You should shut down anything that you are not using. Do you use a bluetooth keyboard or mouse? If not than turn off bluetooth. Whenever you aren't using Wi-Fi turn it off as well. Turn the screen brightness down as low as you find readable. Modern laptop CPUs can throttle their speed due to load to save power; any programs you leave running in the background use CPU cycles and keep it running. Multitasking is great but it is one of the enemies of battery life. Whenever possible hibernate instead of putting your laptop in standby. Standby saves power by dimming the screen and slowing the CPU to a crawl but hibernate saves the state of your programs and powers down. Laptops don't use any power while hibernated (other than dark current but you know what I mean) and are available in moments when you need it again.
Nickle Cadmium batteries certainly do exhibit the memory effect but modern versions of these batteries greatly reduced this. Lithium Ion batteries, on the other hand, do not. There is no need to "exercise" Li-Ion batteries on a regular basis like NiCad. Li-Ion last longest when they aren't fully discharged on a regular basis (exactly the opposite of NiCad). It is a good idea to occasionally fully discharge a Li-Ion battery (about once a month). This isn't for the sake of the battery but for the sake of the battery meter. You see, modern electronics calculate the amount of charge remaining based on how the battery currently performs so fully discharging the battery calibrates your battery meter to make it more accurate.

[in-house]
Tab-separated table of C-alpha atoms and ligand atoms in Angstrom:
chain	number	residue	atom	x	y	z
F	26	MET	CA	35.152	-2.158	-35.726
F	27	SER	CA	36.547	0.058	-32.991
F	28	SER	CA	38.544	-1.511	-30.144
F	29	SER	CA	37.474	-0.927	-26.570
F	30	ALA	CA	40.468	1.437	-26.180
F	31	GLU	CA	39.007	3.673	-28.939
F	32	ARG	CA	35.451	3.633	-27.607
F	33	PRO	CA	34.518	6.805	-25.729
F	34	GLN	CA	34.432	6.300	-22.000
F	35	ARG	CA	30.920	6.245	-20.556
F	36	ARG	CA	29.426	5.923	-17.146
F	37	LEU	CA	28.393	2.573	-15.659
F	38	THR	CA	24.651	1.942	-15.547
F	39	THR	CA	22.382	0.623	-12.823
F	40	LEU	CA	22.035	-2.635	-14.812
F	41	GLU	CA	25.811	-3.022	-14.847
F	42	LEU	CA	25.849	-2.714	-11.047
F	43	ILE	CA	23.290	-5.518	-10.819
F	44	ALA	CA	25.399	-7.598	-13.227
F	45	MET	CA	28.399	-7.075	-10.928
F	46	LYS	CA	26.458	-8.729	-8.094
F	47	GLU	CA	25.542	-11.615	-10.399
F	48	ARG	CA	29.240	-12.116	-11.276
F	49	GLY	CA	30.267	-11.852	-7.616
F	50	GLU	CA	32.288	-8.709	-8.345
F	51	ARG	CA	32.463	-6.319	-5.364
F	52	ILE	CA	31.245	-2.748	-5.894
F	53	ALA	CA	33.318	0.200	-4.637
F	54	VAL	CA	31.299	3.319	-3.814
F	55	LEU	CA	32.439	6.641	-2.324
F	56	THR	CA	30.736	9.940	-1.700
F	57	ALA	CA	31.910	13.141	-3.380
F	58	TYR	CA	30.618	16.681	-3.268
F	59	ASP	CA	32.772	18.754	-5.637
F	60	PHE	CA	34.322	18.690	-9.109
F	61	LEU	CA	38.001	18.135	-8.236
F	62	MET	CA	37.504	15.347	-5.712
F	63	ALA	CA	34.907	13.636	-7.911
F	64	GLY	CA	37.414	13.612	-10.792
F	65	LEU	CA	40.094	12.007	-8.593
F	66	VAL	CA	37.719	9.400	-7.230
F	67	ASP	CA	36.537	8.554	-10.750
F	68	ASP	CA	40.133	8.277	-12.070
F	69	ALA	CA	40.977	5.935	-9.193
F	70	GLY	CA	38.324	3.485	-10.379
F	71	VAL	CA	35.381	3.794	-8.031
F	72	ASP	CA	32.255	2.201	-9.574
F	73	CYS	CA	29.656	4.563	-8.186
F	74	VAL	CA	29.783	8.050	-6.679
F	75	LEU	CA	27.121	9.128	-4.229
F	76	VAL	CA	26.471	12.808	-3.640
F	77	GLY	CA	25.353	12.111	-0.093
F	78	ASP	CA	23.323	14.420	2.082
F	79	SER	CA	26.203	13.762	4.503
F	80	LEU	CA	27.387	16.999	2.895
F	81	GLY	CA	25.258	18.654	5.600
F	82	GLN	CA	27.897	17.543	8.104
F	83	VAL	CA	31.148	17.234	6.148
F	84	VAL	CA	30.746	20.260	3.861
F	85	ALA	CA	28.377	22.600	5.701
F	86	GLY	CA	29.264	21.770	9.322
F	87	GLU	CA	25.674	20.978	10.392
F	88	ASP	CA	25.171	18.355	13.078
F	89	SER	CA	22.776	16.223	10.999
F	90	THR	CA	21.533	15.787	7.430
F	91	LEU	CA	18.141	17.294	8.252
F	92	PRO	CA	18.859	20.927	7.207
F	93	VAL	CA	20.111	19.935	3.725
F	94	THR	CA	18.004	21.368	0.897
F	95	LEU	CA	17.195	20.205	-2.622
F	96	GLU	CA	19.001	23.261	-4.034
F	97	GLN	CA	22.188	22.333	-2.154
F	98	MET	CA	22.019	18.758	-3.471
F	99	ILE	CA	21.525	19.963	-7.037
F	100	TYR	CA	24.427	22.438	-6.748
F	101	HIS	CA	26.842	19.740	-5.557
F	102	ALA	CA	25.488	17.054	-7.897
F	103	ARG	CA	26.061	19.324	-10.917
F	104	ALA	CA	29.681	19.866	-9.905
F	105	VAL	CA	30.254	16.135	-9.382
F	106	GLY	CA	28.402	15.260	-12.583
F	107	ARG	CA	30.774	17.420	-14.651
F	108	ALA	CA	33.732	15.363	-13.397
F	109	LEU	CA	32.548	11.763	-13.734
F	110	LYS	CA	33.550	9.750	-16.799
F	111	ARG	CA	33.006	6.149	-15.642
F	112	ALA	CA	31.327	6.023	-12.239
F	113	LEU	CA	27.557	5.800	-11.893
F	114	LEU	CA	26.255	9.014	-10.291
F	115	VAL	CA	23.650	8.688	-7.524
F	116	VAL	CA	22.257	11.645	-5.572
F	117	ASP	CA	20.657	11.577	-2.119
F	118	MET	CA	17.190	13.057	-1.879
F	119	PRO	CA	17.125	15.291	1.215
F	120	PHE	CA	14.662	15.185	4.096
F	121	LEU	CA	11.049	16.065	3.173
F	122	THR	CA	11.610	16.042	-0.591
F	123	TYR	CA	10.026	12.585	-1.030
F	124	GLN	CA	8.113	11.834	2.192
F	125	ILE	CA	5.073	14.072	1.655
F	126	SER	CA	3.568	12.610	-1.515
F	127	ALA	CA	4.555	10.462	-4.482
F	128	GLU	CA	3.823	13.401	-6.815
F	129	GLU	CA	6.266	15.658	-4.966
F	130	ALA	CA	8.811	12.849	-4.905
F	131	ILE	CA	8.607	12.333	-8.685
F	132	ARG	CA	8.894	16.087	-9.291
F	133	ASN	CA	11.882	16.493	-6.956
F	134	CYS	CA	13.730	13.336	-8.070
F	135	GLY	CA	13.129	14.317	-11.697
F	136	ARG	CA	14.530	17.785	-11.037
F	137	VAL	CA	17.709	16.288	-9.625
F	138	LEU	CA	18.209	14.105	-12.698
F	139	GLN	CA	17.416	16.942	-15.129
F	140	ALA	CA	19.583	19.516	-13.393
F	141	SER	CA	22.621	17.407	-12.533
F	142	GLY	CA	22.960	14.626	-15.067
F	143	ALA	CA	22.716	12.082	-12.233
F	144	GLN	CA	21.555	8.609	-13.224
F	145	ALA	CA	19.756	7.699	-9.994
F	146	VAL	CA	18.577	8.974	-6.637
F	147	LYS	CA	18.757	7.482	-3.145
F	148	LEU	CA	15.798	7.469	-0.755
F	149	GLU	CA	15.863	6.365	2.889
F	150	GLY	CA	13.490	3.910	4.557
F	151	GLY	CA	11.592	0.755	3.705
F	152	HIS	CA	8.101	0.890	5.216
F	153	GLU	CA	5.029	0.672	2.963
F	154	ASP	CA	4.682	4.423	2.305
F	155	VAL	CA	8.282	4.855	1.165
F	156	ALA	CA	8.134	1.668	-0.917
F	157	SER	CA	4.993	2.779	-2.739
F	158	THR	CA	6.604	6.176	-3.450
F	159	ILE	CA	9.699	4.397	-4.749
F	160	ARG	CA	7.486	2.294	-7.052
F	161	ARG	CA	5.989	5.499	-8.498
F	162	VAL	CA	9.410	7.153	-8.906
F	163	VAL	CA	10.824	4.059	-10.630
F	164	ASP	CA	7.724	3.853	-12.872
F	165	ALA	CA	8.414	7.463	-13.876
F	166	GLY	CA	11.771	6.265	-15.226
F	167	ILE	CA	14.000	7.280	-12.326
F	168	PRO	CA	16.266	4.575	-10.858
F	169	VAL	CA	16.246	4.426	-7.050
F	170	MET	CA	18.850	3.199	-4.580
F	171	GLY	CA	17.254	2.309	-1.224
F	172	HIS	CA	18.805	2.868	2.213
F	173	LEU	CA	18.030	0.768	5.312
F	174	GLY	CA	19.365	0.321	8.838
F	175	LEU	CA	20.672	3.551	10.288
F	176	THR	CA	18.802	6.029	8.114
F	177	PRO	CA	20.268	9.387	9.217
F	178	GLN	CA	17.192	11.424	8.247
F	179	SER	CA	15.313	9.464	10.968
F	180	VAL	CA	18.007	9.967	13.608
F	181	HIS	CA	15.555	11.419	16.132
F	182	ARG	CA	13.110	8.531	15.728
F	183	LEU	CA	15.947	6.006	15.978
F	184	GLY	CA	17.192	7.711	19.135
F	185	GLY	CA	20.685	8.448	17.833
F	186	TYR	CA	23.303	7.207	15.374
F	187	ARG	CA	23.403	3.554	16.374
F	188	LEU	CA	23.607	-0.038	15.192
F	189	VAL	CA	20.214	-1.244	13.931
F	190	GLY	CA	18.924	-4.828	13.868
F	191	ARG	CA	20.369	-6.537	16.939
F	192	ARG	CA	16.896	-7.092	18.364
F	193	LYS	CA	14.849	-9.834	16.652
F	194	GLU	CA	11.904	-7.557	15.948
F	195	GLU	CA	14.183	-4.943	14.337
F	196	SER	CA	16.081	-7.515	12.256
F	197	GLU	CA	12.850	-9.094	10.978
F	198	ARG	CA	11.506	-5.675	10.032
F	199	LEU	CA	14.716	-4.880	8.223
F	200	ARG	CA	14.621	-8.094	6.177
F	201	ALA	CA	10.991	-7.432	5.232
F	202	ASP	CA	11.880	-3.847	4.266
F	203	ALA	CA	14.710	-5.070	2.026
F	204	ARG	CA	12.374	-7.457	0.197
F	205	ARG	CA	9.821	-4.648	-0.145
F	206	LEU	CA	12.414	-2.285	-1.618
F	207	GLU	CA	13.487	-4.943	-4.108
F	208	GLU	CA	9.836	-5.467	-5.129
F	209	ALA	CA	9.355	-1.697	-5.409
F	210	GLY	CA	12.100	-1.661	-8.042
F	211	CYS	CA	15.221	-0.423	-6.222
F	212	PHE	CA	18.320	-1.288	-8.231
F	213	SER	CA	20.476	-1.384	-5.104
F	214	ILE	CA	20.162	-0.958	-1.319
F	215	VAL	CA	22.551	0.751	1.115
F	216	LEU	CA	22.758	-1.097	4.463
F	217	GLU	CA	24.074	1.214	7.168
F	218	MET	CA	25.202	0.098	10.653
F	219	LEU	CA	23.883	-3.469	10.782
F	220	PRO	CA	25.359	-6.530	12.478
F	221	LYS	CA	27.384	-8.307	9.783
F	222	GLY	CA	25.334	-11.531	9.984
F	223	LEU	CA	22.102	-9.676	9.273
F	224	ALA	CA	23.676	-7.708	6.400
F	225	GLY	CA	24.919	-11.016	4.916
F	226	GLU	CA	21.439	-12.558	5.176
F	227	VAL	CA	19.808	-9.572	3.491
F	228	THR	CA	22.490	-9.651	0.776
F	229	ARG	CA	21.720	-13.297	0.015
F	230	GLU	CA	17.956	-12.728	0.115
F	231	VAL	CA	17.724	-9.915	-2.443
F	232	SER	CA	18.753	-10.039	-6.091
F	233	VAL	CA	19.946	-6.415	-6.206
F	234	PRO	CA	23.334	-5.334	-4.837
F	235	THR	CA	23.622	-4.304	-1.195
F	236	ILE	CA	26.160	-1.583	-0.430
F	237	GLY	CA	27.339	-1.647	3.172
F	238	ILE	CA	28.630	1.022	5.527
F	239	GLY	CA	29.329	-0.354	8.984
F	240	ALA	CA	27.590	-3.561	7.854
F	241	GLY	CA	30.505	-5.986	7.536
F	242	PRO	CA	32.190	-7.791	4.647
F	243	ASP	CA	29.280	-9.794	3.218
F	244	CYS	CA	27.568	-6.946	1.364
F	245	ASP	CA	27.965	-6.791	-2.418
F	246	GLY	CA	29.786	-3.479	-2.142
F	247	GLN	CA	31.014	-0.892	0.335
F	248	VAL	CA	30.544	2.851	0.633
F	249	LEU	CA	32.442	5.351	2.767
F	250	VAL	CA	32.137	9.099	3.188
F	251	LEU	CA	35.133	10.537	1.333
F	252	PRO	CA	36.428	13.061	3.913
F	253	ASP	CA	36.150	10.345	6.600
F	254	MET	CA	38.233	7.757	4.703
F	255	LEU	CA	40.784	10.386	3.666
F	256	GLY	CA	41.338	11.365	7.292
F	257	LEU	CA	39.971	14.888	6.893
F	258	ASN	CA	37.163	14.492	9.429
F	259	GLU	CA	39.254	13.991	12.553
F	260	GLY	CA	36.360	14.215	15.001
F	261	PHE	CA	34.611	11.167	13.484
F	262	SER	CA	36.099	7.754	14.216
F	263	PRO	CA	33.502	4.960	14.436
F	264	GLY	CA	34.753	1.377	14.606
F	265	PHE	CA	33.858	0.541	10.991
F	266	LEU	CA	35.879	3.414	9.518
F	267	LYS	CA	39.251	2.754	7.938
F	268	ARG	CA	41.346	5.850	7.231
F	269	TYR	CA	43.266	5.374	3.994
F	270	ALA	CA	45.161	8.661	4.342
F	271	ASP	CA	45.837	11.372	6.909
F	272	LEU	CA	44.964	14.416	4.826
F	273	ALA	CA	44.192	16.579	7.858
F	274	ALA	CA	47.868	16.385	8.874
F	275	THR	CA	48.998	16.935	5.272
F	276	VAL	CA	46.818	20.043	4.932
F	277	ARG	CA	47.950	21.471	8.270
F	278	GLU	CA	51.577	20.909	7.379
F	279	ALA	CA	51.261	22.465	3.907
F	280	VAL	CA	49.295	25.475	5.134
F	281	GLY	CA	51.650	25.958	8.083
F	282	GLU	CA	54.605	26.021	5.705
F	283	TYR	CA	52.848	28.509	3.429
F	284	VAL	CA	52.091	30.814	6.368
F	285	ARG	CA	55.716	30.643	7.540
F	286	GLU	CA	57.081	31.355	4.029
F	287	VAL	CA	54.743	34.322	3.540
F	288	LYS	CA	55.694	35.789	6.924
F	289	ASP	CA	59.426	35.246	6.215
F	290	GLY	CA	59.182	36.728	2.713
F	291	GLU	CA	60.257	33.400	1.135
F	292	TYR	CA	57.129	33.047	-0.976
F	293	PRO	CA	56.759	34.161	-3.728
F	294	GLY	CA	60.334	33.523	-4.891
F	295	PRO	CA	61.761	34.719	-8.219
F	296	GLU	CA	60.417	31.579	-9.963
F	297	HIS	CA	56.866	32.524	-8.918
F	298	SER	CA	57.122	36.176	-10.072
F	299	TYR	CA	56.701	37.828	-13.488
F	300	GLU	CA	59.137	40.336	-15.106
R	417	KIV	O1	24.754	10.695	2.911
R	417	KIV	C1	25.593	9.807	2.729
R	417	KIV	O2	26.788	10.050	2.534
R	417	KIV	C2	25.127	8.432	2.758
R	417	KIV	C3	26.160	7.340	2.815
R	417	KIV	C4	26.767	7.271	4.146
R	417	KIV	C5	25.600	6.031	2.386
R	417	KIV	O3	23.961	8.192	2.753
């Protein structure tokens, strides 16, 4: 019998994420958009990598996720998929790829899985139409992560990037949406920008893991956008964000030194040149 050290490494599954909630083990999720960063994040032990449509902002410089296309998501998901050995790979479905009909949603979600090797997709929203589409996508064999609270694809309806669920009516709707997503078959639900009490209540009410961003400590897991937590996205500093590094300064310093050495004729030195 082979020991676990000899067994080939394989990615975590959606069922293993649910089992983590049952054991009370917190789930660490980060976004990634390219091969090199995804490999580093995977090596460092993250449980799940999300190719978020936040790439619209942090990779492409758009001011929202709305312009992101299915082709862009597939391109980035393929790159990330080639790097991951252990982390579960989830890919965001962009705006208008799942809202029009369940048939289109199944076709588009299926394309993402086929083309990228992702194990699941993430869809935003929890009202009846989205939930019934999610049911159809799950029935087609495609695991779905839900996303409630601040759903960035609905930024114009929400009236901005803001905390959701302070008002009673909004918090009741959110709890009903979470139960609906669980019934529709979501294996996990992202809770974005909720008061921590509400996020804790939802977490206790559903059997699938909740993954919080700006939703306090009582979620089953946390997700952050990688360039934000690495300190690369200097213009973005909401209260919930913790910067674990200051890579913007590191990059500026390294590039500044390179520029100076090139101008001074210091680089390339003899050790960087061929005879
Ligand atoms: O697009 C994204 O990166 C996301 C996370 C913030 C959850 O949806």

I think that especially when the battery is new, it's best to let it run down as low as possible (almost dead) before pluggging it in. Nickel cadmium, lithium and other types of rechargeable batteries can get what's called a memory when they are over charged and / or put on charge "too early'. This practice eventually leads to the "memory" of the battery being used up and / or shortened causing a full charge to no longer last nearly as long as it should. I use this practice with my cordless power tools, as well as my laptop and have never had to replace batteries.
That goes with any electronic, be it a laptop, cellphone, Ipod, whatever, same principle applies.
You should also try to 'kill it' (meaning let the battery run completely out and then recharge it completely before using it again) every couple months, it will help prevent the battery's charge time from decreasing. Because over time the batter will be like, 'well she only uses me until i'm at 23% and then plugs me in, so thats all I need to stay charged for!' and then 46 becomes the new 23 and it just goes down hill from there.
I know that with a mac, the first time you turn it on you should leave it (don't use it) and let the battery drain until completely empty/dead (which will take like 4 days), before you actually use it. Somehow this increases the battery life in the long run. My uncle is really computer savvy and told me this when I got my macbook like 4 years ago.
turn the brightness to zero turn the screen time to a few seconds so it will turn off when your not using it and if you have this option on your computer put power saver on it will boost you life but slow performance if you don't want that click recommenced setting if you have it to make your performance and life even